An interesting article in the South China Morning Post outlines how Chinese companies producing everything from canned mandarin oranges, to mid and high-tier furniture, cannot sustain a business model without access to the U.S. market.
In essence, when they established their decades-old business model the overwhelming majority of their manufacturing was/is contingent on U.S. buyers.
Right now those Chinese companies are praying the CCP central government keeps devaluing their currency, because U.S. purchasers, including wholesalers and intermediaries, have told those manufacturers they will not pay the import duties.
Apparently, U.S. corporate buyers are leveraging the pressure applied by President Trump – a remarkable dynamic.
(SCMP) […] “The US client called us last weekend and asked us to pay the additional tariff of 5 per cent. We could not refuse since it was our idea to bid to supply the canned fruit for the supermarkets,” she said. “We have no way to deal with it now. We only hope that the yuan will depreciate in the coming weeks and offset the new tariff. Otherwise, we will lose a lot [of money] on this order.”
If the yuan does not further depreciate by more than 5 per cent, she added, the company will have no choice but to cease exports to the US after October 1.
Exporters have been left blindsided after the US said on Friday that it would raise the tariff rate on US$250 billion of Chinese imports from 25 per cent to 30 per cent from October 1, and raise the planned new tariff rate on US$300 billion of goods from 10 per cent to 15 per cent in two tranches on September 1 and December 15.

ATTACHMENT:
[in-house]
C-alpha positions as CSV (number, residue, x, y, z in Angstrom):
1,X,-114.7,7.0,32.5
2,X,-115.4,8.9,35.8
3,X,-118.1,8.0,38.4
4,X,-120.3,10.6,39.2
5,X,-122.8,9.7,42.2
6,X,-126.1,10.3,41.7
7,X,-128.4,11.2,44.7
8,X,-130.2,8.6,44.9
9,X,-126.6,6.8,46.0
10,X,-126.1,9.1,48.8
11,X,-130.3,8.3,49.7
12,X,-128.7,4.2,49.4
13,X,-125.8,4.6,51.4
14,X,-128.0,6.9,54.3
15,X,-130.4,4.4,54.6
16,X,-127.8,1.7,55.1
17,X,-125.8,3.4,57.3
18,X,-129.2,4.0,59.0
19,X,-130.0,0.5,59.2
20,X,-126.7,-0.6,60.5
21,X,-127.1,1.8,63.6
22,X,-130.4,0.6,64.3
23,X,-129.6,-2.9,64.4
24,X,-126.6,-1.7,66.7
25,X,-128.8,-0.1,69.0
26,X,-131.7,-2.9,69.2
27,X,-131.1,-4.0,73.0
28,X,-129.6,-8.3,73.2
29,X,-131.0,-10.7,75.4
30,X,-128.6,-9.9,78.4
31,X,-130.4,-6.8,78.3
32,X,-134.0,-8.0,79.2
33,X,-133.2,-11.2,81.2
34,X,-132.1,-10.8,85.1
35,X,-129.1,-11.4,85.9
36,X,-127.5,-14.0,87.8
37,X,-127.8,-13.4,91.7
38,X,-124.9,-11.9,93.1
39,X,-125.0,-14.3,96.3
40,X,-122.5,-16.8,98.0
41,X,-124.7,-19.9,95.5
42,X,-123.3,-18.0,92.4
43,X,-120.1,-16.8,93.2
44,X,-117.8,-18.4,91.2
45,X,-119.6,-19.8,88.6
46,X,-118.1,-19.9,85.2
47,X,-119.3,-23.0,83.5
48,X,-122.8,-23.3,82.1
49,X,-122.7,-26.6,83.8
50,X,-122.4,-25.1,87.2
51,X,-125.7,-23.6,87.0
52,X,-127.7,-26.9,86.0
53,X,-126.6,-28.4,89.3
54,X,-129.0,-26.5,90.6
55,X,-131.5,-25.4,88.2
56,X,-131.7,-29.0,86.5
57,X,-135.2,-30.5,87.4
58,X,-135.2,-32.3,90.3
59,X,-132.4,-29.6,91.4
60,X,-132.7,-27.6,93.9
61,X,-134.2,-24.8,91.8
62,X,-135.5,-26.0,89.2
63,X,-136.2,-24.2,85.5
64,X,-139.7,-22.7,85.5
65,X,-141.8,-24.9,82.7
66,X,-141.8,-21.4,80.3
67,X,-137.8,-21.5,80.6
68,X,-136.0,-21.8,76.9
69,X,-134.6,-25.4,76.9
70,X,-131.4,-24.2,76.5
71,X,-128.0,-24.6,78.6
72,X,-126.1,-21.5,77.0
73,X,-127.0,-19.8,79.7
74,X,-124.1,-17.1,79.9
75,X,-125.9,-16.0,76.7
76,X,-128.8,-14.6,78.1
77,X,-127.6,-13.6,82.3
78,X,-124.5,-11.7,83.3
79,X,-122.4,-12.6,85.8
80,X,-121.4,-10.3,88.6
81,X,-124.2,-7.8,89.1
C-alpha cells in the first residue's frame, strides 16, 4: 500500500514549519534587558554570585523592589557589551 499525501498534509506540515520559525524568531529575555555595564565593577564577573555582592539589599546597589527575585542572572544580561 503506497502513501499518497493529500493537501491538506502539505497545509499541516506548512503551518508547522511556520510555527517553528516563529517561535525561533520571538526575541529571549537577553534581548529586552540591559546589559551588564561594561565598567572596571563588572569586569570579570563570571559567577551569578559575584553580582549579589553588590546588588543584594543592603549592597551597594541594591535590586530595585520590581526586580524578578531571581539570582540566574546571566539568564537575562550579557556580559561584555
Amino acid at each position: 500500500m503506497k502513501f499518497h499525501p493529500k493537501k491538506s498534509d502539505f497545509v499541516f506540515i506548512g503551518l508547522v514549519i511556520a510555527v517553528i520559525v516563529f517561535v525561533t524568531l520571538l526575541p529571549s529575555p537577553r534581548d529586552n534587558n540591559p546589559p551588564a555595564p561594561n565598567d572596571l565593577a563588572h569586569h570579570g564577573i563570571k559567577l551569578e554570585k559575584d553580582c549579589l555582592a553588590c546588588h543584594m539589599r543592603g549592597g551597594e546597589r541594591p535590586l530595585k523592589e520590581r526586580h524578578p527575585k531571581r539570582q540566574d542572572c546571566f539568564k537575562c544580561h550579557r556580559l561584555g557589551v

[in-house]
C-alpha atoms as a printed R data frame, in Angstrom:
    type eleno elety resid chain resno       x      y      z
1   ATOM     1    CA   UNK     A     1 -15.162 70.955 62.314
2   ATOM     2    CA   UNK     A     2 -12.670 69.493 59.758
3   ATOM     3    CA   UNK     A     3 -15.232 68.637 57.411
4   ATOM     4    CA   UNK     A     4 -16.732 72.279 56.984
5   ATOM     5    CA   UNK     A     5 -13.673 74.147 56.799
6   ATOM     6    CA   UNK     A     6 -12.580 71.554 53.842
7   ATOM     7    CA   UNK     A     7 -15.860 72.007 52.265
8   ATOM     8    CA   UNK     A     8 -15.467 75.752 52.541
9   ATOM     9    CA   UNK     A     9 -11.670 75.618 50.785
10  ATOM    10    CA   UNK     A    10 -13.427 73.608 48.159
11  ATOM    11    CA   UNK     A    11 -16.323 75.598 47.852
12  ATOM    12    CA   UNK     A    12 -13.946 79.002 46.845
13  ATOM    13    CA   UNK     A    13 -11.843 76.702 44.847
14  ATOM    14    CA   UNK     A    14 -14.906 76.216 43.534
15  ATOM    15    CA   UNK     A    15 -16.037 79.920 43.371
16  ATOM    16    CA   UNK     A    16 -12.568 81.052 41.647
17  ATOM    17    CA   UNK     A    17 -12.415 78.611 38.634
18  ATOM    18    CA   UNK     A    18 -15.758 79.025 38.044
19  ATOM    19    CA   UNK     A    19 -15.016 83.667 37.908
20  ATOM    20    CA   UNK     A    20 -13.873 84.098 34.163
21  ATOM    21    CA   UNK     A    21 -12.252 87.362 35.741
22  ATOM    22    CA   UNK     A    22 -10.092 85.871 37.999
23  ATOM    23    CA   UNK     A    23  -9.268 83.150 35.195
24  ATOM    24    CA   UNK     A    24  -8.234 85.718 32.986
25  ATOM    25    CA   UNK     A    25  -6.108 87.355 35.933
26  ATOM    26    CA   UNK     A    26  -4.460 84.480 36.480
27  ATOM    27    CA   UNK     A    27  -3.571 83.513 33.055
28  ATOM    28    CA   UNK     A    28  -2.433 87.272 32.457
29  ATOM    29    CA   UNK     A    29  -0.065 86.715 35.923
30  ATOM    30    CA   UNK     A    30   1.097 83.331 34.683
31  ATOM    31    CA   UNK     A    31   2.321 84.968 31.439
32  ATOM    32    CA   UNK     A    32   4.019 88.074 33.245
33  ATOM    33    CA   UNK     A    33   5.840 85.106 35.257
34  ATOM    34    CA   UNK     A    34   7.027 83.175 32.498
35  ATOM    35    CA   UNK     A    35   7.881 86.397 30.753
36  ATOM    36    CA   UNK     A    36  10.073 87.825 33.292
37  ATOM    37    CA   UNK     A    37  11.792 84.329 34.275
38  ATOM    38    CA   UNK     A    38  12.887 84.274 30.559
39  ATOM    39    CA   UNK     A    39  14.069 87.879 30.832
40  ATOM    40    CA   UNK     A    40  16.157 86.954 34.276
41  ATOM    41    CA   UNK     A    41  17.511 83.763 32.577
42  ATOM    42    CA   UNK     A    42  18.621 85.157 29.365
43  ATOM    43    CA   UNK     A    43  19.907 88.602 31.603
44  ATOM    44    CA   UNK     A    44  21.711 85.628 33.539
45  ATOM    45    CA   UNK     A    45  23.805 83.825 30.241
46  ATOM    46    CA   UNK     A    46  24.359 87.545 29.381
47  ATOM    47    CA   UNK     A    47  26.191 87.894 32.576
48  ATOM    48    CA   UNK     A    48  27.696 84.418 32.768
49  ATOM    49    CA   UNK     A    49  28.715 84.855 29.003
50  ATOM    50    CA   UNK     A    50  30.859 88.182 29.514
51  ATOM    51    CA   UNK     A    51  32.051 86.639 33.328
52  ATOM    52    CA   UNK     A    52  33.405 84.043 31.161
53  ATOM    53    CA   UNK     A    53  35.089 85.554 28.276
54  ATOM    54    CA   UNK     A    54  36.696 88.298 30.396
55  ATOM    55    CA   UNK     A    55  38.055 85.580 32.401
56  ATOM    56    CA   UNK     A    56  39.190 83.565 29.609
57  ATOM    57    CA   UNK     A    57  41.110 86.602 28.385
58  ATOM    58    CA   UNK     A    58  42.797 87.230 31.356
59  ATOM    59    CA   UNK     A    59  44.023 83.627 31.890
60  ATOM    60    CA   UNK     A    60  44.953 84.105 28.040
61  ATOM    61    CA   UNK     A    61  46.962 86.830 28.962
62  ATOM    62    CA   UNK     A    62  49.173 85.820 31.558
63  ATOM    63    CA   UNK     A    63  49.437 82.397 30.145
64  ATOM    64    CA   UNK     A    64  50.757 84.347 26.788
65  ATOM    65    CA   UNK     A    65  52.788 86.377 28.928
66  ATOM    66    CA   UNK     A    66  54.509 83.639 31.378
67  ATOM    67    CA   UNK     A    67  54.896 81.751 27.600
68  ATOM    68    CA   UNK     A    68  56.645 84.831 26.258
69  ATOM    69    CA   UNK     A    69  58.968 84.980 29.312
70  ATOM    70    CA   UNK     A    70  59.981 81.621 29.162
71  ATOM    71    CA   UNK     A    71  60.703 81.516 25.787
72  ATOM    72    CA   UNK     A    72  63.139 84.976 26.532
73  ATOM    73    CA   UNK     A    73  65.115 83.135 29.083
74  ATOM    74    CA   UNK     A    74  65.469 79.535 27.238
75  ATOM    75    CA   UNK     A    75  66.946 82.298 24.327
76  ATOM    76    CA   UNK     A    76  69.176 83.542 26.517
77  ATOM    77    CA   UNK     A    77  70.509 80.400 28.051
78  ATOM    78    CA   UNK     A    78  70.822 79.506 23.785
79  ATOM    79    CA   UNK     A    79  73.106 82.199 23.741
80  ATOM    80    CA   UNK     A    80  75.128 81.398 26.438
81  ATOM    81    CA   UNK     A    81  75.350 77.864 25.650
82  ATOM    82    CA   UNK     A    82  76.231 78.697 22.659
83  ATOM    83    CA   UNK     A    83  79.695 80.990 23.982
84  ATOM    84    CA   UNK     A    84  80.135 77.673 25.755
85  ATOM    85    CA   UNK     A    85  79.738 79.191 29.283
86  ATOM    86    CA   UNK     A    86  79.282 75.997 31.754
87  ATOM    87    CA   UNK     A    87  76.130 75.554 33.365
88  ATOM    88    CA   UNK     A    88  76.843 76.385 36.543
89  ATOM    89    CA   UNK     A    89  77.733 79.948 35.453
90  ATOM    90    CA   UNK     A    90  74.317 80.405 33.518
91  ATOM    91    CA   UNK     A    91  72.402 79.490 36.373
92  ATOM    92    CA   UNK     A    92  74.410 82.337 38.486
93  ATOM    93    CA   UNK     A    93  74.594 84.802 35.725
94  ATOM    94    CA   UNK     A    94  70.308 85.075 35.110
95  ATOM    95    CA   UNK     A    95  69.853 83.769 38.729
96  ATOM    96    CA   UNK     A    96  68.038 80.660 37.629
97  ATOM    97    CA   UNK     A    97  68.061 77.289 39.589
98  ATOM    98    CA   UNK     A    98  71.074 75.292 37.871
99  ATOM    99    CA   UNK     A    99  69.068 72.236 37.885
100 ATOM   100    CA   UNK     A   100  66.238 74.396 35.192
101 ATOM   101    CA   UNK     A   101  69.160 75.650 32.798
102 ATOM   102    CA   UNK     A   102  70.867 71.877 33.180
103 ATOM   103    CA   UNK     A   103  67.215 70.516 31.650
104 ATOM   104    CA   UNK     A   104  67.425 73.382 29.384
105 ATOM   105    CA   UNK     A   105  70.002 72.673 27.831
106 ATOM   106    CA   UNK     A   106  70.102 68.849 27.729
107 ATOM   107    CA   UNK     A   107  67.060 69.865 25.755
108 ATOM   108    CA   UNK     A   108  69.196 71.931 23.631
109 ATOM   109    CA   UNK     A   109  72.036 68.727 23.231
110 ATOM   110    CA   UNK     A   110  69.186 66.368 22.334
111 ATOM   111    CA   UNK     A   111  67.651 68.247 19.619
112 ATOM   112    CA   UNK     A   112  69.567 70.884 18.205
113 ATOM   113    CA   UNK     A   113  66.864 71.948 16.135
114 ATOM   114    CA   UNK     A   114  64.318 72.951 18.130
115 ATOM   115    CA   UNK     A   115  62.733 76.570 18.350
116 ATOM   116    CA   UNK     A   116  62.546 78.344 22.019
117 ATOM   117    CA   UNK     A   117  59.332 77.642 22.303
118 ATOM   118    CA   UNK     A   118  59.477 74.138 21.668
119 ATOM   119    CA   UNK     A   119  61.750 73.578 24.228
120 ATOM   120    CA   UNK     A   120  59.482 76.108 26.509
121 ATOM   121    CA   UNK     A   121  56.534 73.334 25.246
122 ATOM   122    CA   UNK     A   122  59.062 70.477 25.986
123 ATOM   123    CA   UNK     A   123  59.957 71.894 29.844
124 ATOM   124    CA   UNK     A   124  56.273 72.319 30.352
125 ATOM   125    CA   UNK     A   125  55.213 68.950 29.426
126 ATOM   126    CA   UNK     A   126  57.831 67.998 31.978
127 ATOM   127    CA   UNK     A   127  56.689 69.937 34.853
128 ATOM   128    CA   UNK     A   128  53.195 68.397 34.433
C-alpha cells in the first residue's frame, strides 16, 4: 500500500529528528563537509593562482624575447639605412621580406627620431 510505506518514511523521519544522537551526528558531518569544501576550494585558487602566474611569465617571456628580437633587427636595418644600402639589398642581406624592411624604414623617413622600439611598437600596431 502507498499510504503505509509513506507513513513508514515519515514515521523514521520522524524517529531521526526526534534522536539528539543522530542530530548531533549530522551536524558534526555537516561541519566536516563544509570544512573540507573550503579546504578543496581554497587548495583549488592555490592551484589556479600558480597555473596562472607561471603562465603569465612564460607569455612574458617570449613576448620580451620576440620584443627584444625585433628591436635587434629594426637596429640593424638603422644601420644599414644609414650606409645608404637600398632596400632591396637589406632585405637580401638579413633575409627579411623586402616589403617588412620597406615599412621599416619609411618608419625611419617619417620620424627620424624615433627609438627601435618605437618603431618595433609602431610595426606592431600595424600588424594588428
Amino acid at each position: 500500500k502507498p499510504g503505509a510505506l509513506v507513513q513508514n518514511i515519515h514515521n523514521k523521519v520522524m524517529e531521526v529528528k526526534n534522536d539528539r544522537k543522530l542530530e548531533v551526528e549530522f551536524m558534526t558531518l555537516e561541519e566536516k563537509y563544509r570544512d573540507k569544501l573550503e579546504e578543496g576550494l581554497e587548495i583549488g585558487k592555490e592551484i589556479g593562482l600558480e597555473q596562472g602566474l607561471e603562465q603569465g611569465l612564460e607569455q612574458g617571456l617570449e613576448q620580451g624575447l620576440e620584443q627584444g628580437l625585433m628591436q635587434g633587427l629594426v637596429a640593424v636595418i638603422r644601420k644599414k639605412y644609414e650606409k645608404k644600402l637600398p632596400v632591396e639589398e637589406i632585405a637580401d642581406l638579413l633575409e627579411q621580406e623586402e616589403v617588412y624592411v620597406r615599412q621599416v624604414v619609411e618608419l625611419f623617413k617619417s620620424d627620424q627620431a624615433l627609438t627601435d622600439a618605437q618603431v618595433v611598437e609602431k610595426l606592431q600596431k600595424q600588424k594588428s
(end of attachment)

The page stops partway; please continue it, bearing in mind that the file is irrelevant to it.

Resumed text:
This was in response to China’s move earlier on Friday to impose retaliatory tariffs of between 5 and 10 per cent on US$75 billion worth of American products, including soybeans, pork, and, for the first time, crude oil. China also reinstated the 25 per cent penalty duty on imports of US-made cars and car parts, bringing the total tariff on the sector to 40 per cent.
[…] “In the case of medium-and high-end furniture, even with the addition of tariffs, it is still impossible to find substitute markets for our products,” said Xie Jun, a furniture exporter in Haining, a city in Zhejiang province where hundreds of furniture factories make goods for export to the US.
[…] “For Chinese exporters, it is useless to be afraid because there is nowhere to hide. We can only rely on the wisdom and countermeasures of the central government,” he said, adding that as long as Beijing can maintain employment levels and prevent the housing market from collapsing, “we are not afraid”. (read more)
The Eagle and the Arrow – An Aesop’s Fable
An Eagle was soaring through the air. Suddenly it heard the whizz of an Arrow, and felt the dart pierce its breast. Slowly it fluttered down to earth. Its lifeblood pouring out. Looking at the Arrow with which it had been shot, the Eagle realized that the deadly shaft had been feathered with one of its own plumes.
Moral: We often give our enemies the means for our own destruction.